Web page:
Baleària ferry arrives at Gibdock for LNG fueling conversion

Nápoles alongside at Gibdock Nápoles alongside at Gibdock

NOVEMBER 19, 2018 — Spanish ferry operator Baleària reports that the Nápoles, the first of six vessels that it is to convert to LNG fueling, has now arrived at the Gibdock shipyard in Gibraltar for modification of its engines and installation of an LNG fuel tank.

The work expected to be completed by February 15, 2019 and will include conversion of the ship's two MAN Energy Solutions 9L48/60 engines to 9L51/60DF dual fuel versions. Additionally, a 440 cu.m Wärtsilä fuel tank will be installed enabling the ship to operate on LNG for up to 1,200 miles. Gas pipes will be supplied by Cryospain and the engineering project has been designed by Cotenaval.

With this change in fuel, the Nápoles is expected to reduce its CO2 emissions by 9,113.45 tons and NOx emissions by 871.37 tons a year, while eliminating all sulfur and particle emissions (accounting for 75.95 tons of SOx).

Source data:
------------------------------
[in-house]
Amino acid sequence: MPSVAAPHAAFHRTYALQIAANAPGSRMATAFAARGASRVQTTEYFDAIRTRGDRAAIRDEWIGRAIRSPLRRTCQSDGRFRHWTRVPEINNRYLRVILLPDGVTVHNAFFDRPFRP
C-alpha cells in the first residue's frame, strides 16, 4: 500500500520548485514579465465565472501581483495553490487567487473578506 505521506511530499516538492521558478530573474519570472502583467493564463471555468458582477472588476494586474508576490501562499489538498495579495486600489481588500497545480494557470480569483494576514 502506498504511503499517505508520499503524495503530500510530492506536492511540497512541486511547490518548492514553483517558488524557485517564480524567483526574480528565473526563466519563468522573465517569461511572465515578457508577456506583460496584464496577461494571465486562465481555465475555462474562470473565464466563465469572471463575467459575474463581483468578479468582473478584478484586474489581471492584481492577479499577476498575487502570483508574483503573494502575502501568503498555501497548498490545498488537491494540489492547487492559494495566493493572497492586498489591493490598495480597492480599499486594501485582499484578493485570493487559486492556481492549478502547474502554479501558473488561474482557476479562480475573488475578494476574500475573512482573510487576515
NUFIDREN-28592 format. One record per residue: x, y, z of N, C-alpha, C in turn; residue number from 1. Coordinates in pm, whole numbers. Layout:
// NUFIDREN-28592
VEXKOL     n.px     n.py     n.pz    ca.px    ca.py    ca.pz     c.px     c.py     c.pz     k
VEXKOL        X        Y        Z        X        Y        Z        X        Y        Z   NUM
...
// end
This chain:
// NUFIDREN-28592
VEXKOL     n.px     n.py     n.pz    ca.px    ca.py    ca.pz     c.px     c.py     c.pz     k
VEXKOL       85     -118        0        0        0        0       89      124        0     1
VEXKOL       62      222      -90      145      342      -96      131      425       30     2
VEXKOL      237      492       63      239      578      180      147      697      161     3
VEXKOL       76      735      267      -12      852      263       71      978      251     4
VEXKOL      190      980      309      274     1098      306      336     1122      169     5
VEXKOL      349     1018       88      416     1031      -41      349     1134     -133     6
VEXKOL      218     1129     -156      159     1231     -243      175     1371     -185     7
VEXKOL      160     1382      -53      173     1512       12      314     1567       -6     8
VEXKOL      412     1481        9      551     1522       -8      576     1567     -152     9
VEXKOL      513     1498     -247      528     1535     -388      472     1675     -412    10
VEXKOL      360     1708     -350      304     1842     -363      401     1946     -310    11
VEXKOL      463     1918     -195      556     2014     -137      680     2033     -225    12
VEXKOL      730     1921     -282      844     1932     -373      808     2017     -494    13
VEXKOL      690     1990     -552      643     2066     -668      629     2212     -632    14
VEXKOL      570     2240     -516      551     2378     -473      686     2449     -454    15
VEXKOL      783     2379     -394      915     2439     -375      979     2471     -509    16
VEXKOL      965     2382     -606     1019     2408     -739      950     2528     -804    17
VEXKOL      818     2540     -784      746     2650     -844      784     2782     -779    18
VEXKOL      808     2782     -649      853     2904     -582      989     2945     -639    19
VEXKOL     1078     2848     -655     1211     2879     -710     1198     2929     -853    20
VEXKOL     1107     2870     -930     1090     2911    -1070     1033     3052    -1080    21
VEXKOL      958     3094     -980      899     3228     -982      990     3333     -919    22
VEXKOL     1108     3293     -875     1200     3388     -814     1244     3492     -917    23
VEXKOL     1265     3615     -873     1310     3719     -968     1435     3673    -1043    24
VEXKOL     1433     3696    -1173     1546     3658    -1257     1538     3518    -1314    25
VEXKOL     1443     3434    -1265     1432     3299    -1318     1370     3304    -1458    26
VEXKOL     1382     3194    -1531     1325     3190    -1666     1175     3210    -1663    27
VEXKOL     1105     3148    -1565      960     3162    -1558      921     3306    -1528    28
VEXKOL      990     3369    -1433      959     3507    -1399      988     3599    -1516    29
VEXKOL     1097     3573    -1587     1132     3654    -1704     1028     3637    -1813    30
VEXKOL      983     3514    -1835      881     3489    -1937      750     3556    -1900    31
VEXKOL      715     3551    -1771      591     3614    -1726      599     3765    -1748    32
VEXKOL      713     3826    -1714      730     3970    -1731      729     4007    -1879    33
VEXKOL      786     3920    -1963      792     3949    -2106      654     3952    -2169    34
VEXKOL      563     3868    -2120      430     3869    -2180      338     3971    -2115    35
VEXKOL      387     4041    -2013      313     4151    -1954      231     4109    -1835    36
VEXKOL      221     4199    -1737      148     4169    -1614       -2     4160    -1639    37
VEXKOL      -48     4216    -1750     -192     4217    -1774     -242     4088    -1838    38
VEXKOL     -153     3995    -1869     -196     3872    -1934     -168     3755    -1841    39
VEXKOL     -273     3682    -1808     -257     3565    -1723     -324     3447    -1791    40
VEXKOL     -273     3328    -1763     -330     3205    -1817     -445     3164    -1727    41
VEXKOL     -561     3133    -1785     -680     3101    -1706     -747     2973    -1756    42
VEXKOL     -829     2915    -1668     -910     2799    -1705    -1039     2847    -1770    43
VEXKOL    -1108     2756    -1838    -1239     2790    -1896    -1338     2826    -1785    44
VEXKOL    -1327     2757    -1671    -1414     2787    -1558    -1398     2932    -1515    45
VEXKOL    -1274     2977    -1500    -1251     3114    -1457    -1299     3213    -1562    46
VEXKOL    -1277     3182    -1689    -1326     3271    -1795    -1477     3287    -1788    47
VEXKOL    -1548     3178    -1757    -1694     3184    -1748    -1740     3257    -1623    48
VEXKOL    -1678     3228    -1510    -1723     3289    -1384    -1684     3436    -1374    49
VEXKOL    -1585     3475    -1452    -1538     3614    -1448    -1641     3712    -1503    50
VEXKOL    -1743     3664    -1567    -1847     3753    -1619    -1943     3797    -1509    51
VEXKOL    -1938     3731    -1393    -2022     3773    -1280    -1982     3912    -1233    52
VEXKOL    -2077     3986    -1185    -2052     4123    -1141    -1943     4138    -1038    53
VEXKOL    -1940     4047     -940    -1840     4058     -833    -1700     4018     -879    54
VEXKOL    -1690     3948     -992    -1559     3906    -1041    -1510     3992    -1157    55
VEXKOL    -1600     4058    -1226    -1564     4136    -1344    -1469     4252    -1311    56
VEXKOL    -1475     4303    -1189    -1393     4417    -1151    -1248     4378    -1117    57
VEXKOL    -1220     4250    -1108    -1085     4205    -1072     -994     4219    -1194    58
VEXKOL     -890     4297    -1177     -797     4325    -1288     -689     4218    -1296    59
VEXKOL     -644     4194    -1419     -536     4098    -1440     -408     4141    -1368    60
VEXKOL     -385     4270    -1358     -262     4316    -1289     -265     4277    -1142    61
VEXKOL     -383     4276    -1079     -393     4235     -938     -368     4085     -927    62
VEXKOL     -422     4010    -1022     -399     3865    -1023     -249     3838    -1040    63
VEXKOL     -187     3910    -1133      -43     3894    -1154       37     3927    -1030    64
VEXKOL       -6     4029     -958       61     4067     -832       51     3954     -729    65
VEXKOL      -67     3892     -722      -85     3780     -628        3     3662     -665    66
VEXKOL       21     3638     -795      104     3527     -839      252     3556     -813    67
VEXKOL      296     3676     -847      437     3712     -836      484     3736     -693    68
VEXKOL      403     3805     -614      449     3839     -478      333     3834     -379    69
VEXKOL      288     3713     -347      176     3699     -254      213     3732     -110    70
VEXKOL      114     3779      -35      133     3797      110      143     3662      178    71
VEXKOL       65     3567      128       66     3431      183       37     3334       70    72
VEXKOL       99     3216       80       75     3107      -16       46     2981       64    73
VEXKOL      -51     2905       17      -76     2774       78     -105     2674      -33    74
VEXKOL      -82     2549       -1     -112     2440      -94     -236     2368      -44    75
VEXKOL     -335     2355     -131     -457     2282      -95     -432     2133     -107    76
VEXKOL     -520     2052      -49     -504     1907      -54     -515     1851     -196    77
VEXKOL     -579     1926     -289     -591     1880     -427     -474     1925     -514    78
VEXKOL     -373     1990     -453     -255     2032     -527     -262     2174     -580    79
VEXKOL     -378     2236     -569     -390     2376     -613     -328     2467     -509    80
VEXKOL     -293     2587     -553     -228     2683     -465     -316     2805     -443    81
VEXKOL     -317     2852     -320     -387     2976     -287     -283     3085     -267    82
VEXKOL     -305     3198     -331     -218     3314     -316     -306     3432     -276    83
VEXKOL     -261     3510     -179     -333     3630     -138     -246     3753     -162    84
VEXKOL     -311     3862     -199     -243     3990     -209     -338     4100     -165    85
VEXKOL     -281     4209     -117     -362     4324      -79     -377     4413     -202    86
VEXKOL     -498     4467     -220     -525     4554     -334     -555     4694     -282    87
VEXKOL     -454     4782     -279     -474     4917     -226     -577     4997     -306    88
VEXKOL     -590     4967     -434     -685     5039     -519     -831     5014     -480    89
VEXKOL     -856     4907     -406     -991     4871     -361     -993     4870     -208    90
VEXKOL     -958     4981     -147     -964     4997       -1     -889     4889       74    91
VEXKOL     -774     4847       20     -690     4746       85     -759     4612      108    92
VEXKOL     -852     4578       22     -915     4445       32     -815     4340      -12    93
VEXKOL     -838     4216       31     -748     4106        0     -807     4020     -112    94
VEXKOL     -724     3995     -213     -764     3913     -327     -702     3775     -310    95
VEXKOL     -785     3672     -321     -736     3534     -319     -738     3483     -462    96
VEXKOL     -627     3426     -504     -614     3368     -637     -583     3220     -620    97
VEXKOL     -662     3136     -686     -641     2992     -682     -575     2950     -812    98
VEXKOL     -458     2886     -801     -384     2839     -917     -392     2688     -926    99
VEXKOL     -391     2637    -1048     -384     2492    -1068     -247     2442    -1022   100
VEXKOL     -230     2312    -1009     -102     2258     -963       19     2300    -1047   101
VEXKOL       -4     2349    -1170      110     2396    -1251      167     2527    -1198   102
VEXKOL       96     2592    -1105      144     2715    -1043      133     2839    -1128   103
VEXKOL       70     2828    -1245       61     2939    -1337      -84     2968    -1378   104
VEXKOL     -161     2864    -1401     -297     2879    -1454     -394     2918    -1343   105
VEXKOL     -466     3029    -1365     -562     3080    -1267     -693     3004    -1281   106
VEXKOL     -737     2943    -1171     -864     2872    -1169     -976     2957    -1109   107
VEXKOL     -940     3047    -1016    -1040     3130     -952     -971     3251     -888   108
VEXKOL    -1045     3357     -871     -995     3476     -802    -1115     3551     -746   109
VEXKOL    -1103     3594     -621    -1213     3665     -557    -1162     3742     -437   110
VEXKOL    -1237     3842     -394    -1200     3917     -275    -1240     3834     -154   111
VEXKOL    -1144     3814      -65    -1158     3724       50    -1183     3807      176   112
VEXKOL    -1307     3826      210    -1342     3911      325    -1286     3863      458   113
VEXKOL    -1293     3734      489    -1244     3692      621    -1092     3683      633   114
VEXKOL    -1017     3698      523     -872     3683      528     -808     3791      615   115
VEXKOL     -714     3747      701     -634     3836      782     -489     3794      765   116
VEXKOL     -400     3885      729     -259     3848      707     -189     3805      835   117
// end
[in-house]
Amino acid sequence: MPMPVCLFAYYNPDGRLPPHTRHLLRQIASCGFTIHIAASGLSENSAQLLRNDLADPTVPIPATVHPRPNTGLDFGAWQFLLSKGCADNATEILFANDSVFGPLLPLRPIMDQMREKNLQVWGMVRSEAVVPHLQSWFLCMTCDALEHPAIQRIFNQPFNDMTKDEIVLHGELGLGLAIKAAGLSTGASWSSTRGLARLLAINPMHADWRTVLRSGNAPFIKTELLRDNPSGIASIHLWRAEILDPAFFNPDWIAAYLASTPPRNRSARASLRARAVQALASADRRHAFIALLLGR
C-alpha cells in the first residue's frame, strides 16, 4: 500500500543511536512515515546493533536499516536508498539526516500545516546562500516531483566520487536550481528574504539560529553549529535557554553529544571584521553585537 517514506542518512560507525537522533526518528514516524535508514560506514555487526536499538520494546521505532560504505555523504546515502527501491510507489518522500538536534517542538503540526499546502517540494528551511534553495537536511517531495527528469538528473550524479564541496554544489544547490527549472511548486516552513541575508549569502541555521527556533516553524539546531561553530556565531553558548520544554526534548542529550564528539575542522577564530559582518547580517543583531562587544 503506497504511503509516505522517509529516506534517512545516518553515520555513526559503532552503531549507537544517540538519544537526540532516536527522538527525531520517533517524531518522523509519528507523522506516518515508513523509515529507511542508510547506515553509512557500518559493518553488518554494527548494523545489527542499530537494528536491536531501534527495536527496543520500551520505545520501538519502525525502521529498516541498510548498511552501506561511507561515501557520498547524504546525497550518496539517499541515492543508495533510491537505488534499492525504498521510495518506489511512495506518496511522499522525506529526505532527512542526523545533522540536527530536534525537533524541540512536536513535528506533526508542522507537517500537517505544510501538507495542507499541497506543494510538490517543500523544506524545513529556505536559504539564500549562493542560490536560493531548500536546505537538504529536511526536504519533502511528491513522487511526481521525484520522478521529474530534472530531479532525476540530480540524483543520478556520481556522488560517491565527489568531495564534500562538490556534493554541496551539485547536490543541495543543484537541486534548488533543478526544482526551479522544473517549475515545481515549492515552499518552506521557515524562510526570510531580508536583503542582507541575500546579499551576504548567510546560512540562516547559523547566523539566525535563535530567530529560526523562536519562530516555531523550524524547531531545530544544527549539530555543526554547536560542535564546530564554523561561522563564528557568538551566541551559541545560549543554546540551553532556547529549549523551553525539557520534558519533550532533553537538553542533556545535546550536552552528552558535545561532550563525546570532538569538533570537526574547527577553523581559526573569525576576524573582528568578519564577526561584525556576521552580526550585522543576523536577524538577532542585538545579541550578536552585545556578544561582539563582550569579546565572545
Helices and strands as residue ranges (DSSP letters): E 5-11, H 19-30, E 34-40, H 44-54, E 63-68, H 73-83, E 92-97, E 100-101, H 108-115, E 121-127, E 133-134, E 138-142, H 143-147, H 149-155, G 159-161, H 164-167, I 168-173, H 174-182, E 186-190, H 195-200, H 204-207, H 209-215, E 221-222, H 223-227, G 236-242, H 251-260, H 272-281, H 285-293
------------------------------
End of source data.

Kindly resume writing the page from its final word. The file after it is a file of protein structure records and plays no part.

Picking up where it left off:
Plans are also underway to retrofit sister ship Sicilia in the near future.

Baleària says that total investment in the Nápoles retrofit is EUR 12 million (about $13.7 million) with 20% support from by European Union CEF (Connecting Europe Facility) funds.

The use of liquefied natural gas as a fuel is one of Baleària's strategic commitments. In addition to conversion of six existing ships to LNG fueling, the company is currently completing the construction of the first two smart ships with LNG engines to sail the Mediterranean (the Hypatia de Alejandría will begin operating at the beginning of 2019 and the Marie Curie a few months afterwards) and next month will start construction of what will be the world's first large LNG fueled fast passenger/cargo ferry

"The lower pollution, higher profitability axiom really works with this fuel," says the Chairman of Baleària, Adolfo Utor. "We plan to have at least half of our fleet of ferries sailing with this clean energy within the next three years and reach one hundred percent of the fleet within ten years."

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